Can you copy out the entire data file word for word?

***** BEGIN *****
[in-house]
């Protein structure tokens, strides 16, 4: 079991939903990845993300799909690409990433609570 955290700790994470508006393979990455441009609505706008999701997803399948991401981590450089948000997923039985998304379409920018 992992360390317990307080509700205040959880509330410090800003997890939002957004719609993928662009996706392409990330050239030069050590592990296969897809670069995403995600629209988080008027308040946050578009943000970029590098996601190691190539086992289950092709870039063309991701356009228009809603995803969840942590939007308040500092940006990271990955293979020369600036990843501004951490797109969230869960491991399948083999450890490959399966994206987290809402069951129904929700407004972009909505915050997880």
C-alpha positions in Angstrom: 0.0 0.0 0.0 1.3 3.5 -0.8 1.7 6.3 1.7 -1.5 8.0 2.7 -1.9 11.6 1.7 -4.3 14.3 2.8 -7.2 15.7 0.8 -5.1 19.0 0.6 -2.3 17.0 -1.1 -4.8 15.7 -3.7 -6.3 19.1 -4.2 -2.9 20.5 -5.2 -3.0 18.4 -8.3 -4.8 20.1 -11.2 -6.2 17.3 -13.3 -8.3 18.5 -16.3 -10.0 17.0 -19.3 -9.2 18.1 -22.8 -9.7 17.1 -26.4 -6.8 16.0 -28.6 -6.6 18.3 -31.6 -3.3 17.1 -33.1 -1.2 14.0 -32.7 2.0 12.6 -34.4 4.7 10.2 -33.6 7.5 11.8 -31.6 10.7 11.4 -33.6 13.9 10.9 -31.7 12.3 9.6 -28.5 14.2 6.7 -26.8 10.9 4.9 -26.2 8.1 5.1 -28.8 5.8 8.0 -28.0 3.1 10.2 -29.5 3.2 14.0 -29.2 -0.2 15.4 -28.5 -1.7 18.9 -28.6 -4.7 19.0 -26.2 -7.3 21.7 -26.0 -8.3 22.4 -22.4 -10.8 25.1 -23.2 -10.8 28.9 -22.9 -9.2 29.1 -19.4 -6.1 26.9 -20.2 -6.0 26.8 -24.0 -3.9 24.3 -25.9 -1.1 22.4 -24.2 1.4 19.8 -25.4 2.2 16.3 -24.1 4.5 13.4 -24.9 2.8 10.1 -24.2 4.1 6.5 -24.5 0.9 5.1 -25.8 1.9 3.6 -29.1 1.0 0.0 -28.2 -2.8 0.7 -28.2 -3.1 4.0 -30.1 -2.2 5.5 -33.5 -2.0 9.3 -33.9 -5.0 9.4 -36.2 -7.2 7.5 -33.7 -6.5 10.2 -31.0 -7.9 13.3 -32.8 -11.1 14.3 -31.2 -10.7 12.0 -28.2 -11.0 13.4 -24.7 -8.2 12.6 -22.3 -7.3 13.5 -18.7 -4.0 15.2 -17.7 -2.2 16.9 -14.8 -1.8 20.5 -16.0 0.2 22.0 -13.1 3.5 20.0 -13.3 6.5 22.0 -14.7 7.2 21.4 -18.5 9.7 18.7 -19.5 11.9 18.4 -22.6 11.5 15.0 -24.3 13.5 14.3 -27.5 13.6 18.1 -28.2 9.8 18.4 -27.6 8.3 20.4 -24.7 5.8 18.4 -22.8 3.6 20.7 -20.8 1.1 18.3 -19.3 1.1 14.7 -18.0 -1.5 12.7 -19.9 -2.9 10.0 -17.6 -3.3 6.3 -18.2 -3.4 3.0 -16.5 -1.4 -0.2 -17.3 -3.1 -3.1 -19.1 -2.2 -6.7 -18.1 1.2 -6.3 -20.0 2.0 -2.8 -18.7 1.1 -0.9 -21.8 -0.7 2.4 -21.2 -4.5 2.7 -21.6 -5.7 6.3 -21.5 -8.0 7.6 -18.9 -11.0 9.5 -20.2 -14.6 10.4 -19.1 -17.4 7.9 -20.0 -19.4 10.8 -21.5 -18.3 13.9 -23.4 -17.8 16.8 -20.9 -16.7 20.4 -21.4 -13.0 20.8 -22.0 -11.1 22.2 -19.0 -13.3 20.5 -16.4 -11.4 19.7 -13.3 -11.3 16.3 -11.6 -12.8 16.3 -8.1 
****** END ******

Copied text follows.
[in-house]
């Protein structure tokens, strides 16, 4: 079991939903990845993300799909690409990433609570 955290700790994470508006393979990455441009609505706008999701997803399948991401981590450089948000997923039985998304379409920018 992992360390317990307080509700205040959880509330410090800003997890939002957004719609993928662009996706392409990330050239030069050590592990296969897809670069995403995600629209988080008027308040946050578009943000970029590098996601190691190539086992289950092709870039063309991701356009228009809603995803969840942590939007308040500092940006990271990955293979020369600036990843501004951490797109969230869960491991399948083999450890490959399966994206987290809402069951129904929700407004972009909505915050997880």
C-alpha positions in Angstrom: 0.0 0.0 0.0 1.3 3.5 -0.8 1.7 6.3 1.7 -1.5 8.0 2.7 -1.9 11.6 1.7 -4.3 14.3 2.8 -7.2 15.7 0.8 -5.1 19.0 0.6 -2.3 17.0 -1.1 -4.8 15.7 -3.7 -6.3 19.1 -4.2 -2.9 20.5 -5.2 -3.0 18.4 -8.3 -4.8 20.1 -11.2 -6.2 17.3 -13.3 -8.3 18.5 -16.3 -10.0 17.0 -19.3 -9.2 18.1 -22.8 -9.7 17.1 -26.4 -6.8 16.0 -28.6 -6.6 18.3 -31.6 -3.3 17.1 -33.1 -1.2 14.0 -32.7 2.0 12.6 -34.4 4.7 10.2 -33.6 7.5 11.8 -31.6 10.7 11.4 -33.6 13.9 10.9 -31.7 12.3 9.6 -28.5 14.2 6.7 -26.8 10.9 4.9 -26.2 8.1 5.1 -28.8 5.8 8.0 -28.0 3.1 10.2 -29.5 3.2 14.0 -29.2 -0.2 15.4 -28.5 -1.7 18.9 -28.6 -4.7 19.0 -26.2 -7.3 21.7 -26.0 -8.3 22.4 -22.4 -10.8 25.1 -23.2 -10.8 28.9 -22.9 -9.2 29.1 -19.4 -6.1 26.9 -20.2 -6.0 26.8 -24.0 -3.9 24.3 -25.9 -1.1 22.4 -24.2 1.4 19.8 -25.4 2.2 16.3 -24.1 4.5 13.4 -24.9 2.8 10.1 -24.2 4.1 6.5 -24.5 0.9 5.1 -25.8 1.9 3.6 -29.1 1.0 0.0 -28.2 -2.8 0.7 -28.2 -3.1 4.0 -30.1 -2.2 5.5 -33.5 -2.0 9.3 -33.9 -5.0 9.4 -36.2 -7.2 7.5 -33.7 -6.5 10.2 -31.0 -7.9 13.3 -32.8 -11.1 14.3 -31.2 -10.7 12.0 -28.2 -11.0 13.4 -24.7 -8.2 12.6 -22.3 -7.3 13.5 -18.7 -4.0 15.2 -17.7 -2.2 16.9 -14.8 -1.8 20.5 -16.0 0.2 22.0 -13.1 3.5 20.0 -13.3 6.5 22.0 -14.7 7.2 21.4 -18.5 9.7 18.7 -19.5 11.9 18.4 -22.6 11.5 15.0 -24.3 13.5 14.3 -27.5 13.6 18.1 -28.2 9.8 18.4 -27.6 8.3 20.4 -24.7 5.8 18.4 -22.8 3.6 20.7 -20.8 1.1 18.3 -19.3 1.1 14.7 -18.0 -1.5 12.7 -19.9 -2.9 10.0 -17.6 -3.3 6.3 -18.2 -3.4 3.0 -16.5 -1.4 -0.2 -17.3 -3.1 -3.1 -19.1 -2.2 -6.7 -18.1 1.2 -6.3 -20.0 2.0 -2.8 -18.7 1.1 -0.9 -21.8 -0.7 2.4 -21.2 -4.5 2.7 -21.6 -5.7 6.3 -21.5 -8.0 7.6 -18.9 -11.0 9.5 -20.2 -14.6 10.4 -19.1 -17.4 7.9 -20.0 -19.4 10.8 -21.5 -18.3 13.9 -23.4 -17.8 16.8 -20.9 -16.7 20.4 -21.4 -13.0 20.8 -22.0 -11.1 22.2 -19.0 -13.3 20.5 -16.4 -11.4 19.7 -13.3 -11.3 16.3 -11.6 -12.8 16.3 -8.1 